Stress has been a hot topic around our apartment these past few weeks.  We've had plenty of it thrown our way.  From hating disliking our job, to asthma attacks, to thinking worrying about the future, to trying to get my visa stuff done, we've been stressing out way too much!  We've been talking about what we should do to eliminate or relieve our stress.

In a perfect world, my stress reliever would be this:

From DustJacket

Or this:

From PlumPrettySugar

Ah, but where am I going to get such pretty, fancy things?  

In reality, my favorite way to relieve stress is so hang out with friends, talking about our lives, confiding, complaining, giving advice, laughing, and eating good food!

Somewhere like this would be ideal:

From DustJacket

Or La Lune Sucre with my SJSU besties:

From my Instagram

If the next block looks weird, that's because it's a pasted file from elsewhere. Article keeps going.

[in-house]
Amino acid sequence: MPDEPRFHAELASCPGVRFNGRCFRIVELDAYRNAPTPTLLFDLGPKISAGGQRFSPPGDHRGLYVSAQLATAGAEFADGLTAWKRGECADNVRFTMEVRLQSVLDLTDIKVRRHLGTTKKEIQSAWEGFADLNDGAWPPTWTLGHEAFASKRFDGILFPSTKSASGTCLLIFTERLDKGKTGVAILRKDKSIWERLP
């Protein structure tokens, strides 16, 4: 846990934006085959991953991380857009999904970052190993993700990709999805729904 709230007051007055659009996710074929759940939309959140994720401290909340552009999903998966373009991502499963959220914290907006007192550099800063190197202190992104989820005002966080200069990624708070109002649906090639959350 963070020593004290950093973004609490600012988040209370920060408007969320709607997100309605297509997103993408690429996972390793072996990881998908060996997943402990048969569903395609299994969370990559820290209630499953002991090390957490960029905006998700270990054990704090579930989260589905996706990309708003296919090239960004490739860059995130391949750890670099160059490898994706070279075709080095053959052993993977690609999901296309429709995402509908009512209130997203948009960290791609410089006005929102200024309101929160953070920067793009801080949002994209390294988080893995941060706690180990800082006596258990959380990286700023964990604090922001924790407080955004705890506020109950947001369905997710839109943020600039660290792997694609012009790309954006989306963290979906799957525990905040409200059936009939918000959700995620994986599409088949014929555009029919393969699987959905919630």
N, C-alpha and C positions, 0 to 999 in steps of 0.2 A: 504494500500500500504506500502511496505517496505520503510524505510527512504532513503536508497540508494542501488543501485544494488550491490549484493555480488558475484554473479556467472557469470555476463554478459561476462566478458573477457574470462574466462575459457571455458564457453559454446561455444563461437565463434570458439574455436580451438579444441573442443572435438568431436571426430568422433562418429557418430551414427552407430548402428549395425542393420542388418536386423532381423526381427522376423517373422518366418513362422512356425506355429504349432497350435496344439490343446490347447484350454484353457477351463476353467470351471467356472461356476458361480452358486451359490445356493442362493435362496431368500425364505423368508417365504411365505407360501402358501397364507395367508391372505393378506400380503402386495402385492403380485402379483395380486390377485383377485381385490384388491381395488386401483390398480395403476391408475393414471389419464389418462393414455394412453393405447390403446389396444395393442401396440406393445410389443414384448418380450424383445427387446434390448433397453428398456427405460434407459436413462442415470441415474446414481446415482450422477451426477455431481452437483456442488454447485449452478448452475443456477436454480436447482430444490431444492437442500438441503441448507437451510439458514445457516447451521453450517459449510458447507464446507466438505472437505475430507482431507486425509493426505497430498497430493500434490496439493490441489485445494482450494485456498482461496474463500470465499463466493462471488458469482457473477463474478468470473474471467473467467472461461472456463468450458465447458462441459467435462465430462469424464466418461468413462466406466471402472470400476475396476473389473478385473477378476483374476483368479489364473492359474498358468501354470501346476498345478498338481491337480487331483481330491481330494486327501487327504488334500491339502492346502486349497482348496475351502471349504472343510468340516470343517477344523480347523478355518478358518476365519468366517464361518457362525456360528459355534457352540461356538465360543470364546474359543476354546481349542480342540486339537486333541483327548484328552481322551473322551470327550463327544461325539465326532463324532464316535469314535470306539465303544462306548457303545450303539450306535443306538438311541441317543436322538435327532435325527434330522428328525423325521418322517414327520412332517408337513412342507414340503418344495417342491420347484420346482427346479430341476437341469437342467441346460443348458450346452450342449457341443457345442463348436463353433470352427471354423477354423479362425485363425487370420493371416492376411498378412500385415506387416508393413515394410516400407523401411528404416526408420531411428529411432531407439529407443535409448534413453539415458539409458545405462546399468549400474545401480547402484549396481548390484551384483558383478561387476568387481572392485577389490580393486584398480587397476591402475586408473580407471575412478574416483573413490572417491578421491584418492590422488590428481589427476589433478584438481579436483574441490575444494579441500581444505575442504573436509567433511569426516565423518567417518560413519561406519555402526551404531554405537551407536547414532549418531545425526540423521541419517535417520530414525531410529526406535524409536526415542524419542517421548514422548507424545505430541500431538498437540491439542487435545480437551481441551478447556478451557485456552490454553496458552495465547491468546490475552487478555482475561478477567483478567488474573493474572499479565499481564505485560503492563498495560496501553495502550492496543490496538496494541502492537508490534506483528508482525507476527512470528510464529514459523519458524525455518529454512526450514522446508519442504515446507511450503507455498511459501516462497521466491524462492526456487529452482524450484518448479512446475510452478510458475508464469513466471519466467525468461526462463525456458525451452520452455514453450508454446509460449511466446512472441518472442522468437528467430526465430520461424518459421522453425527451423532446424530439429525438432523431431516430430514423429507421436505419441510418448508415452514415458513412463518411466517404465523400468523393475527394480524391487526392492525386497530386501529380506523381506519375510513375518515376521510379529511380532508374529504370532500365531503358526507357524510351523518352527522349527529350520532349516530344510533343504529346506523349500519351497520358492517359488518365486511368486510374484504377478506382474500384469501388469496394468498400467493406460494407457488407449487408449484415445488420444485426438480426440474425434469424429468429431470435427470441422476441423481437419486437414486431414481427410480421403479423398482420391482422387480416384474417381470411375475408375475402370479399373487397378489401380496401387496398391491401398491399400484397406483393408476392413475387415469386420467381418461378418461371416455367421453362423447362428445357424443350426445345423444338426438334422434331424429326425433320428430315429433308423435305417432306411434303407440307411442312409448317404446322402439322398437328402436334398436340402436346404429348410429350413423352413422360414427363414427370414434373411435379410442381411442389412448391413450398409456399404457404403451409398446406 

So what I've come to realize is that, sometimes, being "alone with my tea" isn't so fun.

(Maybe I should rename my blog, "Alone with my tea but wishing I had company."  Or, "Brazil is cool and all but I'm really starting to get homesick and miss my friends.")

So... what do you do to relieve your stress?  Comment below!

Sunday, January 19, 2014

Adjusting to Paleo

Read why I decided to go Paleo here.

A week in and I'm feeling good.  

Here are some things I've made this week

Paleo Pancakes (Sooo good, even Peter loves them!)

Banana Bacon Frittata (The recipe was a little bland... next time I will add vanilla and cinnamon and will post the altered recipe here - also, it really needs some maple syrup, which, sadly, we don't have in Brazil)

Apple Paleo Muffins - I used almond meal instead of almond flour, but they still turned out good.  You can't really taste the apple, though.

Banana/Peach Smoothie - Ingredients: One frozen banana (I used two small ones), frozen peaches or peach puree, almond milk.  I just eyeballed the almond milk and kept adding more until it was a consistency I wanted.  Mix in a food processor or blender.

Roasted Chicken

Beet salad: Cooked beet root, cooked corn (not sure if corn is allowed or not, but we've been eating it), drizzle of olive oil, drizzle of lemon juice, sprinkle of salt